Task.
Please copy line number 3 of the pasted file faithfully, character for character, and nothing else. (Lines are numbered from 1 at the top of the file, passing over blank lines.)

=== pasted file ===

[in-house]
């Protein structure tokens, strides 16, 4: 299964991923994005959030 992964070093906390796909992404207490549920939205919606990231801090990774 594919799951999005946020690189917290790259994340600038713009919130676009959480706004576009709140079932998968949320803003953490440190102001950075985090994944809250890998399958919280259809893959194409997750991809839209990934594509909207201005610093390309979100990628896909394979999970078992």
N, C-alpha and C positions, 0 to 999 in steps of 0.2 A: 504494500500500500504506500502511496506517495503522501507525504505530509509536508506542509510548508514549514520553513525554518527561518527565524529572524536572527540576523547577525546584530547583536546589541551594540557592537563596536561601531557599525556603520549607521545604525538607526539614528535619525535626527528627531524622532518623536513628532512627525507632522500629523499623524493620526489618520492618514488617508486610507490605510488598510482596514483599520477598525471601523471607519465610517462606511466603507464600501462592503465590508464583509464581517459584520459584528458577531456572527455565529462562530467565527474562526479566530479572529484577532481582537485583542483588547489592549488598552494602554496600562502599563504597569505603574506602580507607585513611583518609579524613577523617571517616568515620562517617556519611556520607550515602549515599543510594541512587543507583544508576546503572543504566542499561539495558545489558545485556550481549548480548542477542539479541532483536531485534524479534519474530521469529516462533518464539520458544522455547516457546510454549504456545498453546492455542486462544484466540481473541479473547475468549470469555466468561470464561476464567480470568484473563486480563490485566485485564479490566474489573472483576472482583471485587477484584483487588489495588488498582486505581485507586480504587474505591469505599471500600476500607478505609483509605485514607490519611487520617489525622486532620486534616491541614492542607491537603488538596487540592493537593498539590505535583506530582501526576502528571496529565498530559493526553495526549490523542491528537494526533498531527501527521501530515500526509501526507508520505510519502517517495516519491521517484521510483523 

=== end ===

N, C-alpha and C positions, 0 to 999 in steps of 0.2 A: 504494500500500500504506500502511496506517495503522501507525504505530509509536508506542509510548508514549514520553513525554518527561518527565524529572524536572527540576523547577525546584530547583536546589541551594540557592537563596536561601531557599525556603520549607521545604525538607526539614528535619525535626527528627531524622532518623536513628532512627525507632522500629523499623524493620526489618520492618514488617508486610507490605510488598510482596514483599520477598525471601523471607519465610517462606511466603507464600501462592503465590508464583509464581517459584520459584528458577531456572527455565529462562530467565527474562526479566530479572529484577532481582537485583542483588547489592549488598552494602554496600562502599563504597569505603574506602580507607585513611583518609579524613577523617571517616568515620562517617556519611556520607550515602549515599543510594541512587543507583544508576546503572543504566542499561539495558545489558545485556550481549548480548542477542539479541532483536531485534524479534519474530521469529516462533518464539520458544522455547516457546510454549504456545498453546492455542486462544484466540481473541479473547475468549470469555466468561470464561476464567480470568484473563486480563490485566485485564479490566474489573472483576472482583471485587477484584483487588489495588488498582486505581485507586480504587474505591469505599471500600476500607478505609483509605485514607490519611487520617489525622486532620486534616491541614492542607491537603488538596487540592493537593498539590505535583506530582501526576502528571496529565498530559493526553495526549490523542491528537494526533498531527501527521501530515500526509501526507508520505510519502517517495516519491521517484521510483523 